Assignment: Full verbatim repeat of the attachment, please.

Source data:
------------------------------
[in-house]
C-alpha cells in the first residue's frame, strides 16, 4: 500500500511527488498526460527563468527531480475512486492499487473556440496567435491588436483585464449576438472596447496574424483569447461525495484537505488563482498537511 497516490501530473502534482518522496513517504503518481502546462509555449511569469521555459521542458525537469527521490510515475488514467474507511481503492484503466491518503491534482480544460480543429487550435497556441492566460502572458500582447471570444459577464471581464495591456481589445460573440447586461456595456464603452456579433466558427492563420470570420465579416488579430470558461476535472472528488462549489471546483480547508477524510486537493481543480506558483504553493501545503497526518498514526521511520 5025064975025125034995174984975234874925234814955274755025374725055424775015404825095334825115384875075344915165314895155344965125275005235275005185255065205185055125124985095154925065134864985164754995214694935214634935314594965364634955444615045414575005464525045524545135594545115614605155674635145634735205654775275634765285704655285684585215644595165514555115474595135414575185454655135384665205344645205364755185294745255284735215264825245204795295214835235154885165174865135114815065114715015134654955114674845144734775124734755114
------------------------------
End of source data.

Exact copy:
[in-house]
C-alpha cells in the first residue's frame, strides 16, 4: 500500500511527488498526460527563468527531480475512486492499487473556440496567435491588436483585464449576438472596447496574424483569447461525495484537505488563482498537511 497516490501530473502534482518522496513517504503518481502546462509555449511569469521555459521542458525537469527521490510515475488514467474507511481503492484503466491518503491534482480544460480543429487550435497556441492566460502572458500582447471570444459577464471581464495591456481589445460573440447586461456595456464603452456579433466558427492563420470570420465579416488579430470558461476535472472528488462549489471546483480547508477524510486537493481543480506558483504553493501545503497526518498514526521511520 5025064975025125034995174984975234874925234814955274755025374725055424775015404825095334825115384875075344915165314895155344965125275005235275005185255065205185055125124985095154925065134864985164754995214694935214634935314594965364634955444615045414575005464525045524545135594545115614605155674635145634735205654775275634765285704655285684585215644595165514555115474595135414575185454655135384665205344645205364755185294745255284735215264825245204795295214835235154885165174865135114815065114715015134654955114674845144734775124734755114